We wasted a whole day and half the night on our undemanding program, then — having pocketed our lavish pay — we were dispatched back to the city aboard creaking trucks, like soldiers, and I, as behooves a third-rate businessman, spent the journey reckoning the unprofitability of “their” enterprise. We all had to sit and wait for the first metro in a dubious-looking café on the outskirts of town, while fat little Ivanov, aglow with success, reminisced interminably about cavalry charges, shrapnel fire, and titled aides-de-camp, although the weary, grim Baron could not bestir himself, and his prosaic, distinctly plebeian wife talked ecstatically of the remarkable encounter with the director, of fate, of “terms,” and of money. Before, in pre-émigré, “normal” times, I dare say such a meeting of two old friends, under such circumstances and in such a setting, would have seemed extraordinarily romantic, but everything has changed so much in emigration, the higher-ups are within reach of the lower-downs, so fragile are names, status, and wealth that it was not, for instance, the singularity, the unexpectedness of the encounter that aroused the astonishment of Ivanov’s wife; in truth, she experienced nothing but envy, resentment toward her husband, and the hope for some additional patronage.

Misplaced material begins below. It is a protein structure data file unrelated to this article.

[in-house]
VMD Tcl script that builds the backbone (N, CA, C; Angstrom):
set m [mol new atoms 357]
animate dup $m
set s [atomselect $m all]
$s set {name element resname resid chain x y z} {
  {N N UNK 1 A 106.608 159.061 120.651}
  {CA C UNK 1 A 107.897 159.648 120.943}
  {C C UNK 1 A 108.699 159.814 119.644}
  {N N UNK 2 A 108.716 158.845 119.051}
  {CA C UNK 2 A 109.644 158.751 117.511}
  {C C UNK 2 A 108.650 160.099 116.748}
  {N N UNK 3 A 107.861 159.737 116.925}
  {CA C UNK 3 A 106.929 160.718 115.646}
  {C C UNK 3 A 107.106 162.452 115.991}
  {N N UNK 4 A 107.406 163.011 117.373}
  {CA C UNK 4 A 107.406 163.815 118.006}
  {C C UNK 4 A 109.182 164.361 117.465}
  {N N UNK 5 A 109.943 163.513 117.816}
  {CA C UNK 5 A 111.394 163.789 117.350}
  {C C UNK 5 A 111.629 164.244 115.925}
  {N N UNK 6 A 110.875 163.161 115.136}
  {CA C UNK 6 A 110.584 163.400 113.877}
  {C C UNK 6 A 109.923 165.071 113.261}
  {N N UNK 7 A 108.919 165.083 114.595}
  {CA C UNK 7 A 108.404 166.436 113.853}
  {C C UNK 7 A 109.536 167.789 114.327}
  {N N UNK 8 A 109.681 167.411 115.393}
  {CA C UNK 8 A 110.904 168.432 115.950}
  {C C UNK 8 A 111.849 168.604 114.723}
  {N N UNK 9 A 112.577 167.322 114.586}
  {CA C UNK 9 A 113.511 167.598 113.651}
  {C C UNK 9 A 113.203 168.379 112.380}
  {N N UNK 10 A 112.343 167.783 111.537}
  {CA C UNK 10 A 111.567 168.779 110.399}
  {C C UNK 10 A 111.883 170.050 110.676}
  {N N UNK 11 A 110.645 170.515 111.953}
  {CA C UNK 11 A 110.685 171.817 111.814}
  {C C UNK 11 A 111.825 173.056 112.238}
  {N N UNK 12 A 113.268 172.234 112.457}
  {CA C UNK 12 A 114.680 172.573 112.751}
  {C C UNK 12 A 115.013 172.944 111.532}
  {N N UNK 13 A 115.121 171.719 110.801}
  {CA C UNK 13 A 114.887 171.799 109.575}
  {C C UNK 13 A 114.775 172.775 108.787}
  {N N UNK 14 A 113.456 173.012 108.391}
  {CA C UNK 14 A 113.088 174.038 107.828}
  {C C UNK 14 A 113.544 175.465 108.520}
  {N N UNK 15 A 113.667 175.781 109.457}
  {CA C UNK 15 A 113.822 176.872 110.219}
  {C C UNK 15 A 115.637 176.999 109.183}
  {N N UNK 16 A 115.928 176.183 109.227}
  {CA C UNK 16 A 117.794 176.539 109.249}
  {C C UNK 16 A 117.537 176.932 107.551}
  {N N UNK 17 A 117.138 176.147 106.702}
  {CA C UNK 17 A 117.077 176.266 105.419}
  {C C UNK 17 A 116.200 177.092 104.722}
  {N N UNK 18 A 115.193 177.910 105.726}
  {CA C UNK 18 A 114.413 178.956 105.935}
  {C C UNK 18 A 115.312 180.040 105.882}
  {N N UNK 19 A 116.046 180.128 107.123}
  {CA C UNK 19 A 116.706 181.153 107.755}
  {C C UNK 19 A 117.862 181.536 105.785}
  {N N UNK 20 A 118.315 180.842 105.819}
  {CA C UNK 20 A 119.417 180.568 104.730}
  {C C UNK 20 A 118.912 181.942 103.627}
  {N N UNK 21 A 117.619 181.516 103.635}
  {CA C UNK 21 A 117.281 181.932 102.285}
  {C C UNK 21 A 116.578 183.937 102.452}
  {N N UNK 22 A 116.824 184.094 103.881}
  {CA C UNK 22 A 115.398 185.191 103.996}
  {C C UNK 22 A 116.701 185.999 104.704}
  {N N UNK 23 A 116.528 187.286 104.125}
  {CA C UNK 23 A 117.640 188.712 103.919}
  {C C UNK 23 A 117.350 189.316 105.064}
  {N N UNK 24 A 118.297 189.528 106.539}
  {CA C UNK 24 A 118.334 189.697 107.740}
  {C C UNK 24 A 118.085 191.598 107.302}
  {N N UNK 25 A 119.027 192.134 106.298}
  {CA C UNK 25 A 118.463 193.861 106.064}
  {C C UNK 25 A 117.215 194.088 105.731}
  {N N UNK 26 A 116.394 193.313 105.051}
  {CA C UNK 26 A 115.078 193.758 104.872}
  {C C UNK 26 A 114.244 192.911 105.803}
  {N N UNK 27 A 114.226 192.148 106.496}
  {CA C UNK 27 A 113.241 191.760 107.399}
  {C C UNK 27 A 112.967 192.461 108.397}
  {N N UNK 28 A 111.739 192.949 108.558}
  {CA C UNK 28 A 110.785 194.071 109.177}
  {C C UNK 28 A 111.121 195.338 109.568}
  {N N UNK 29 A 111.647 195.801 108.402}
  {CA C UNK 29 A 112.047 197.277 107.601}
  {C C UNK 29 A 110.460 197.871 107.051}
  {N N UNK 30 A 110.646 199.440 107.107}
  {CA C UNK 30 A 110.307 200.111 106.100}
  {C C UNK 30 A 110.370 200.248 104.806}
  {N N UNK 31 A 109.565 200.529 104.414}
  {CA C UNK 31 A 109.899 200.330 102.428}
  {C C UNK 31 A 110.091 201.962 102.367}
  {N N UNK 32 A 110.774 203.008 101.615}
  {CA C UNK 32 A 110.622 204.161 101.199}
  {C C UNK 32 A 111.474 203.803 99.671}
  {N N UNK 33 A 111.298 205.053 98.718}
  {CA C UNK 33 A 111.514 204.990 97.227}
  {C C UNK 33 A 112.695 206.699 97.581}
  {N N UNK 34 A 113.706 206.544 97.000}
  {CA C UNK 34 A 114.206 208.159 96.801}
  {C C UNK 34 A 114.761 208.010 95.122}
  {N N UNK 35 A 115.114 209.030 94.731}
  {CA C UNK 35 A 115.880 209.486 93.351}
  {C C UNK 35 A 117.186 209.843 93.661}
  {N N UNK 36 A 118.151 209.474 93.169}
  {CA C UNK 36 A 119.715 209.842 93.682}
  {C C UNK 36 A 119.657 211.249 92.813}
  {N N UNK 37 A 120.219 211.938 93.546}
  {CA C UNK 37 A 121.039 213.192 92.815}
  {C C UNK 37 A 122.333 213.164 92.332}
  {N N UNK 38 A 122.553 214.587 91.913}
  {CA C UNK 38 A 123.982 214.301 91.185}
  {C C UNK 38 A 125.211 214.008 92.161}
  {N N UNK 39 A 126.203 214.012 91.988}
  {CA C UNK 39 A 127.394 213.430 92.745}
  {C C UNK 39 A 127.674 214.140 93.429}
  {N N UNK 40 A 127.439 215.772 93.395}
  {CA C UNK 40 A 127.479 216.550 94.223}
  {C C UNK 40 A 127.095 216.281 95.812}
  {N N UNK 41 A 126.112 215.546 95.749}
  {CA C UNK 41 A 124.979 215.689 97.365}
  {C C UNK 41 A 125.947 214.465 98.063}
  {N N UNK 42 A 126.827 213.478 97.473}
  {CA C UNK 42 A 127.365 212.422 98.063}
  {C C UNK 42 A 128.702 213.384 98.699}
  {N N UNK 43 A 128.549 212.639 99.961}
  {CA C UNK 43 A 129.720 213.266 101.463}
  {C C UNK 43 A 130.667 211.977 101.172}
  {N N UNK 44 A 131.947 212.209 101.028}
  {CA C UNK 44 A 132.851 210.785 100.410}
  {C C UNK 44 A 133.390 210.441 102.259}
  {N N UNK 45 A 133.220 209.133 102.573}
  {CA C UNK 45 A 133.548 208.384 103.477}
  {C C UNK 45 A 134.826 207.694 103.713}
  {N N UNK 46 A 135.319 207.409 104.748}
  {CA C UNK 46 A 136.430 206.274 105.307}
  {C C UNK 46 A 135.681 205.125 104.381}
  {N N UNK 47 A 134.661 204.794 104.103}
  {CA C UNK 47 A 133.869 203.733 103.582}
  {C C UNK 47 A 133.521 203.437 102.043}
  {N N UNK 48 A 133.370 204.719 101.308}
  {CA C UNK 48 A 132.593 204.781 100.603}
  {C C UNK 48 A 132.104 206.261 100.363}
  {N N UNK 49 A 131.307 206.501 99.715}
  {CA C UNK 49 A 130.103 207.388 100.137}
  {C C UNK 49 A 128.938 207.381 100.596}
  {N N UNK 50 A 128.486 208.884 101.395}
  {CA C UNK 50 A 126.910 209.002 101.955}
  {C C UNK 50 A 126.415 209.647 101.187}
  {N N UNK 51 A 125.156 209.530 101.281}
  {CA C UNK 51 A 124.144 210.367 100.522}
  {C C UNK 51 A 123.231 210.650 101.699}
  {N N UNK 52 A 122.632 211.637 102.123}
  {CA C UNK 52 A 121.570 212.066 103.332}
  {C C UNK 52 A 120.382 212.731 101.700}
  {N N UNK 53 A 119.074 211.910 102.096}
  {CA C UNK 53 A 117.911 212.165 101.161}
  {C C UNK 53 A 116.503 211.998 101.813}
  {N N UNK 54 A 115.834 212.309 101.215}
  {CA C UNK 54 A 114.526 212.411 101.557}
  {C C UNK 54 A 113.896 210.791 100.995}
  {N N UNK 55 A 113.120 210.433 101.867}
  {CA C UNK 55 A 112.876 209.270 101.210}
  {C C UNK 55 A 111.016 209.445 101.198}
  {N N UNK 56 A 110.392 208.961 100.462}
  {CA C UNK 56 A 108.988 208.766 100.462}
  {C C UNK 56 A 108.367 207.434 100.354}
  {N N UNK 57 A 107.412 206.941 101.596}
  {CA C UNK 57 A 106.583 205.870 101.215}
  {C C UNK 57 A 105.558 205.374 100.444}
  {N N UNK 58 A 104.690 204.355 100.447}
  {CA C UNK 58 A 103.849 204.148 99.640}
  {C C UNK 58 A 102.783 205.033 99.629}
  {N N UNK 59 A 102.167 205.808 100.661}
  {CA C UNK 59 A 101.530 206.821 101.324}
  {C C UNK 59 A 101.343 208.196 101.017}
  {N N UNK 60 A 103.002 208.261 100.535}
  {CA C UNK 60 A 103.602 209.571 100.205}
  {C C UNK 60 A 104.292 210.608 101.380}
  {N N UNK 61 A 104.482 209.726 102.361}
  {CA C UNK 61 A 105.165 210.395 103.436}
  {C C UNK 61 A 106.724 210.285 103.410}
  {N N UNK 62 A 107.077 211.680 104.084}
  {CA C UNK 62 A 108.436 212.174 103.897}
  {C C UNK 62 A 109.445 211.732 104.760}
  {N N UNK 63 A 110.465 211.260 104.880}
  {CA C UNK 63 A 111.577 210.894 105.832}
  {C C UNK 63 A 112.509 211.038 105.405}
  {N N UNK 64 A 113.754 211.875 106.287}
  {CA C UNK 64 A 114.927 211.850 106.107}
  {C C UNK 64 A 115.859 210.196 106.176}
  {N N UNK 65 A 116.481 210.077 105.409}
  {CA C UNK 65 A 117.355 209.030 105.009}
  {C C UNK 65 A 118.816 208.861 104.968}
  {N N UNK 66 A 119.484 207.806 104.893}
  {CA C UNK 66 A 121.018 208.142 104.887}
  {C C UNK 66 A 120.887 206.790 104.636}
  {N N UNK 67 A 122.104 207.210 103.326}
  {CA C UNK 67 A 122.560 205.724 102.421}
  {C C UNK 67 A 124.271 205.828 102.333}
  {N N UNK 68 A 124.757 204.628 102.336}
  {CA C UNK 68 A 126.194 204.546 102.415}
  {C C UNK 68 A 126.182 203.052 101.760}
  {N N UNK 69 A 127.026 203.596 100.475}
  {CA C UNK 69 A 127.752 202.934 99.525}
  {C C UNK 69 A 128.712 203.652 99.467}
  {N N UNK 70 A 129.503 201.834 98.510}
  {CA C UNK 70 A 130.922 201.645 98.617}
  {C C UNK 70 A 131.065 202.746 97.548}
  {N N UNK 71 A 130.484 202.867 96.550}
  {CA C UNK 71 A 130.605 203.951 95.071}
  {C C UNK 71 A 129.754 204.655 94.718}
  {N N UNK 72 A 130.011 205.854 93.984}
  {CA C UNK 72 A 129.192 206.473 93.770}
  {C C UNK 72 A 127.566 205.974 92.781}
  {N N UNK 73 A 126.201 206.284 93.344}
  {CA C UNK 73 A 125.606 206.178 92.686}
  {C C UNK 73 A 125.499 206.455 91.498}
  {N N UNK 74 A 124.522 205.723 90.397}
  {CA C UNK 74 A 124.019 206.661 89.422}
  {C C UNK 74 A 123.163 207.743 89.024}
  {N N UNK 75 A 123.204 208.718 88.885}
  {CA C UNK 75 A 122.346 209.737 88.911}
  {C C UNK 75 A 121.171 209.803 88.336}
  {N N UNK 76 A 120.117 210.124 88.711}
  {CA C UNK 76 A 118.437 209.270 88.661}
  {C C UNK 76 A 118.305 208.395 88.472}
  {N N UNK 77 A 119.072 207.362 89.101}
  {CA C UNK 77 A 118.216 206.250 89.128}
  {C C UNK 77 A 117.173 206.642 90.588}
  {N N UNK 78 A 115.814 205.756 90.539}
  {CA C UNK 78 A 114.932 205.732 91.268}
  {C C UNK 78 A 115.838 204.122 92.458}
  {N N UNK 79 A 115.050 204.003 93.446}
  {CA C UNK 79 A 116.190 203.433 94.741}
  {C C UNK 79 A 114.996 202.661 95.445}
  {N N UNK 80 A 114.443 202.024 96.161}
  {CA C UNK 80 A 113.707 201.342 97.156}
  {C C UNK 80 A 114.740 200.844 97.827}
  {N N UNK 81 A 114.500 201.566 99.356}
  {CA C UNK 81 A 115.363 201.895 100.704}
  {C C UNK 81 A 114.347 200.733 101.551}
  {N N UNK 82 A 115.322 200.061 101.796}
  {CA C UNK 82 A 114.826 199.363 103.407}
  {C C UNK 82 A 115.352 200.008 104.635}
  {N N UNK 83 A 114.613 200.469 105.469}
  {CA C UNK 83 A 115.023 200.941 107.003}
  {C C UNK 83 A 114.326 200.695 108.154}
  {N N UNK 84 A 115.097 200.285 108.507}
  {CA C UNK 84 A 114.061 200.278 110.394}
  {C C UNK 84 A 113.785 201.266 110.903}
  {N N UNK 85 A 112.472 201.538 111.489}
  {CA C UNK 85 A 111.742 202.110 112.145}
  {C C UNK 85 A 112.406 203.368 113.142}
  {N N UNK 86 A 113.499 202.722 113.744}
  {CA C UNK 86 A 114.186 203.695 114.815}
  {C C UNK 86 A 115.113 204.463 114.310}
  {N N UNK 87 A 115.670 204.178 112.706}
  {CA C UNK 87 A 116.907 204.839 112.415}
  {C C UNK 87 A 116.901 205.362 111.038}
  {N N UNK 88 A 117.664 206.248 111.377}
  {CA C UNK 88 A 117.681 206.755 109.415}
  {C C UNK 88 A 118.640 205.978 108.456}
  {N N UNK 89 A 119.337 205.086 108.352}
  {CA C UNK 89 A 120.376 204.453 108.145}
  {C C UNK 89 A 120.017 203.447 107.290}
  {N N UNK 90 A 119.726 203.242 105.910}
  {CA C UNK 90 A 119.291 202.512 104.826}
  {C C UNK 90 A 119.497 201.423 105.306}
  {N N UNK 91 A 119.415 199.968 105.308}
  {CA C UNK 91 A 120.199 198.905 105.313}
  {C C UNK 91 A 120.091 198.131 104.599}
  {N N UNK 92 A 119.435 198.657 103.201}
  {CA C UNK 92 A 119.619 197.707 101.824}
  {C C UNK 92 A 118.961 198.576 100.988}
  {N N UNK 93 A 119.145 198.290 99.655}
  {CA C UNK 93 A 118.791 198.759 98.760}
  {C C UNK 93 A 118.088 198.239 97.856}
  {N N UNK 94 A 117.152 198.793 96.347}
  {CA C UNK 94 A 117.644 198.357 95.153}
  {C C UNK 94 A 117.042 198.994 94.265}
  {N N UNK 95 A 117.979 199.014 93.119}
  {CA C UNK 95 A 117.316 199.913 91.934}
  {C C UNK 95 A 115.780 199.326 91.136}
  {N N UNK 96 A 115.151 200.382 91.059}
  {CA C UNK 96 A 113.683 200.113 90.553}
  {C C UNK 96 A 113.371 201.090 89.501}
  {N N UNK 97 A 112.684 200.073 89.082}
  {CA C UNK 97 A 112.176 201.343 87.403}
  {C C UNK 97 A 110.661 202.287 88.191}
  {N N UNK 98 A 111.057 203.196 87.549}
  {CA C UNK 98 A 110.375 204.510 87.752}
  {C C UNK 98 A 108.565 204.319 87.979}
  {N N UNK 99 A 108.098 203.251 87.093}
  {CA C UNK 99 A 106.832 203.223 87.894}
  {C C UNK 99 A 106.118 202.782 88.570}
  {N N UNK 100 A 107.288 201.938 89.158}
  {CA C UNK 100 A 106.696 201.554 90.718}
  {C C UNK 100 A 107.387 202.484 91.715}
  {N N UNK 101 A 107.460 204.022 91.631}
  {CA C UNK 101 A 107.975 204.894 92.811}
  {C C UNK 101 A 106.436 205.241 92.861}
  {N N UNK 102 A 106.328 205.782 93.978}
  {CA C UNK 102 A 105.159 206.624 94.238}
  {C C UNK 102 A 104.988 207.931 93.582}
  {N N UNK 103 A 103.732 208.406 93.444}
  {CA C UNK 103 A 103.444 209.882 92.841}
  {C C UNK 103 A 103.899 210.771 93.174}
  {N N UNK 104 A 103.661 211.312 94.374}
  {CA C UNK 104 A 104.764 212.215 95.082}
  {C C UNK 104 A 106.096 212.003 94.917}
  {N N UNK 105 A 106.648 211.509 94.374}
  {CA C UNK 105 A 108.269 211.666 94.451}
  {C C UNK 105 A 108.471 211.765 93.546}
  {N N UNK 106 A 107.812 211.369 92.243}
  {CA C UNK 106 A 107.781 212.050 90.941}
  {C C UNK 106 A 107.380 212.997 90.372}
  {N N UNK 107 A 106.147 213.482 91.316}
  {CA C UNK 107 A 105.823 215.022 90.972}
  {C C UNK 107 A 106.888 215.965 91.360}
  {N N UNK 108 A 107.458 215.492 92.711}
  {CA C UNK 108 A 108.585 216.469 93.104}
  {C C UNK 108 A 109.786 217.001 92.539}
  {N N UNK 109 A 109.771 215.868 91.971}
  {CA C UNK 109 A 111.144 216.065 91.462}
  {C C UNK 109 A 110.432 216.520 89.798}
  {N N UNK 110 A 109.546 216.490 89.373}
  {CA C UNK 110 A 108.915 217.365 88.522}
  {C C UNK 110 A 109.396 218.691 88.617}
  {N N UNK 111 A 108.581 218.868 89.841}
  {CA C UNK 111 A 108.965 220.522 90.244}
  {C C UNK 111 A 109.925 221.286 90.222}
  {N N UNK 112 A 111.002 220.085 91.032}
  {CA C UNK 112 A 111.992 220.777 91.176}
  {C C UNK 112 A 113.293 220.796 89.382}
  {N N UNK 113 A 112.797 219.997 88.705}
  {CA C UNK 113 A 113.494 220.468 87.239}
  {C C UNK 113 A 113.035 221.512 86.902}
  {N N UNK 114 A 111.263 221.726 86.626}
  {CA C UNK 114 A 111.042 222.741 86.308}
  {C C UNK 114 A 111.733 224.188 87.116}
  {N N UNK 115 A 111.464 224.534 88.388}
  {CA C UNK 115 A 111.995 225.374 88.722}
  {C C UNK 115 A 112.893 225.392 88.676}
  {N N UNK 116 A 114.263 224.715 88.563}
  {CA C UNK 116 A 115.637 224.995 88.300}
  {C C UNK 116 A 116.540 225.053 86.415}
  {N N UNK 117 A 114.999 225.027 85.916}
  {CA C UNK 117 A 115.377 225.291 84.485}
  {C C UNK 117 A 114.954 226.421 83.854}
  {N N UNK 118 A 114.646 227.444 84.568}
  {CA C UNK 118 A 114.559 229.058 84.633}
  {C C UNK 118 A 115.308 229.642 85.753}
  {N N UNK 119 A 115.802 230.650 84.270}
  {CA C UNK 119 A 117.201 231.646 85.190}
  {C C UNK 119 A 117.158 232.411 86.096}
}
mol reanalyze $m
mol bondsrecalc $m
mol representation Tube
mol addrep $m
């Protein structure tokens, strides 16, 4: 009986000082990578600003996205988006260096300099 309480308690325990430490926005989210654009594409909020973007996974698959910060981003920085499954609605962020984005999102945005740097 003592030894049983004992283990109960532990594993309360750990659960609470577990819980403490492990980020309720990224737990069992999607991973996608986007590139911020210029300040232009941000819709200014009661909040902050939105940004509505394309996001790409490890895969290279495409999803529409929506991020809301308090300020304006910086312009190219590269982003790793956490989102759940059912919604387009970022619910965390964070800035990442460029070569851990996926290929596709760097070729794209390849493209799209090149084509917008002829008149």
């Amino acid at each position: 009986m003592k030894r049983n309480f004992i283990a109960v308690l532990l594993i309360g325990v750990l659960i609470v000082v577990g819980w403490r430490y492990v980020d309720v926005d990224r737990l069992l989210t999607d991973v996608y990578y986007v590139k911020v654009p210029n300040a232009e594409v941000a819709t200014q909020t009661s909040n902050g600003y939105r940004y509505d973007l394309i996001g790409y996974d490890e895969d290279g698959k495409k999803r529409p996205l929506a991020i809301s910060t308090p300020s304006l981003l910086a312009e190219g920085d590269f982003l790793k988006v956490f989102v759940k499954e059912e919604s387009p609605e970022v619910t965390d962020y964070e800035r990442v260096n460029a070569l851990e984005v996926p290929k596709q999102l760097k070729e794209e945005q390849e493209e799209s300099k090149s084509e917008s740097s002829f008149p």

Yuri Felsen (né Nikolai Freudenstein, 1894–1943) was one of the most interesting and original writers of the post-Revolutionary Russian emigration. His stylistically rich, psychologically penetrating novels and stories earned him the moniker “the Russian Proust.” After his death in Auschwitz, he fell into obscurity, and his work is only now being translated into English.
Bryan Karetnyk is a Wolfson Scholar at University College London. He has translated several major works by the émigré author Gaito Gazdanov, including The Spectre of Alexander Wolf (2013) and The Flight (2016), and is the editor and chief translator of the anthology Russian Émigré Short Stories from Bunin to Yanovsky (2017), which was shortlisted for the Read Russia Prize. He is at present preparing a translation of Yuri Felsen’s debut novel, Deceit.